It was the second college founded in Illinois, and in 1835 became the first in the state to grant a degree. It was the alma mater of Kathy’s great-grandfather and her grandfather.We learned during our visit that several more of Kathy’s ancestors had also attended it.
On yet another beautiful day, we arrived at the beautiful campus, which enrolls somewhere around a thousand students.
Thanks to a contact initiated by Beth Young in Quincy, the Chair of the History Department, Dr. Jenny Barker-Devine, greeted us with a variety of written materials laid out concerning Elisha Bentley Hamilton that she had discovered in the college archives. She spent three hours with us, pulling additional materials out of the college archives, and we can’t thank her enough.
Elisha Bentley Hamilton graduated from Illinois College with a B.Sc in 1860. The college awarded him a B.A. in the 1870s, whether in recognition of his becoming a practicing lawyer, or for some other reason of which we’re unaware.
His son, Elisha Bentley Hamilton Jr., graduated from Illinois College with a B.A. in 1902…
We also discovered that at least two of Elisha’s older brothers, William and Marvin (one of several Hamiltons who died in Carthage during the 1851 cholera epidemic) attended Illinois College. A faint “deceased” can be seen next to M.M. Hamilton’s name.
Jenny also uncovered the fact that one and possibly two of Artois’s daughters (and Elisha’s sisters) attended the Jacksonville Female Seminary, said to be the first women’s school for secondary education in Illinois.
An Amelia Hamilton from Carthage is on the rolls. A Mary Hamilton is also enrolled but her home town is listed as Atlanta. It wasn’t until some hours later as we drove toward Milwaukee that we noticed an exit for Atlanta Illinois. It seems clear that Artois the farmer and hotel keeper wanted his sons and daughters to be educated, and took steps to see that they were.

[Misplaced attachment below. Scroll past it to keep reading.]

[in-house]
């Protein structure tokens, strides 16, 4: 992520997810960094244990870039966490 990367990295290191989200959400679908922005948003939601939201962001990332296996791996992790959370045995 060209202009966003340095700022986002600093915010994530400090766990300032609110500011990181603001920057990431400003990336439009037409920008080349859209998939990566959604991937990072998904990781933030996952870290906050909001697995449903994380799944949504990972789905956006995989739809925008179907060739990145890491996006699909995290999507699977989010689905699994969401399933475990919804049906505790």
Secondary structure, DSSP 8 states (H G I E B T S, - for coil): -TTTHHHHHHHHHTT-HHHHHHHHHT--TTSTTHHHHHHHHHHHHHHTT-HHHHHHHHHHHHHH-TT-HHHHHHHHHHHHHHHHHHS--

Once we were finished in the archives, Jenny walked us over to the Illinois College Alumni Association, housed in a charming cottage that had us looking for Smurfs.
Waiting for us there were two file folders, one for each Elisha. They proved to be treasure troves, containing letters handwritten by Elisha Senior and typed by Elisha Junior, press clippings, and other bits of information, collected by this small private college to keep track of its alumni..
One example is a 1936 letter Elisha Junior wrote. He was a trustee and is enclosing a donation to a memorial fund for the college’s sixth President, Charles K. Remmelcamp. Toward the end of the letter to the former president’s widow, Elisha makes reference to his son, a graduating football star at Peoria High School and also “a very conscientious student” who has “made good grades all the way through.”
The clipping he enclosed of the high school football game is still in the file. Under the heading “Hamilton Is Standout,” one can read that “Most lustrous of the brilliant Central linemen was Bentley Hamilton who figured in an astonishing number of plays.”
The proud father was hoping his son, Elisha Bentley Hamilton III might be a prospect for IC. As things turned out, Kathy’s father attended Colgate instead.
The time passed quickly, and we eventually had to tear ourselves away and start our four-hour drive to Milwaukee, taking with us more information about Kathy’s ancestors, and fond memories of the midwestern hospitality and tangible assistance we’ve enjoyed during our stays in Carthage, Quincy, and Jacksonville.
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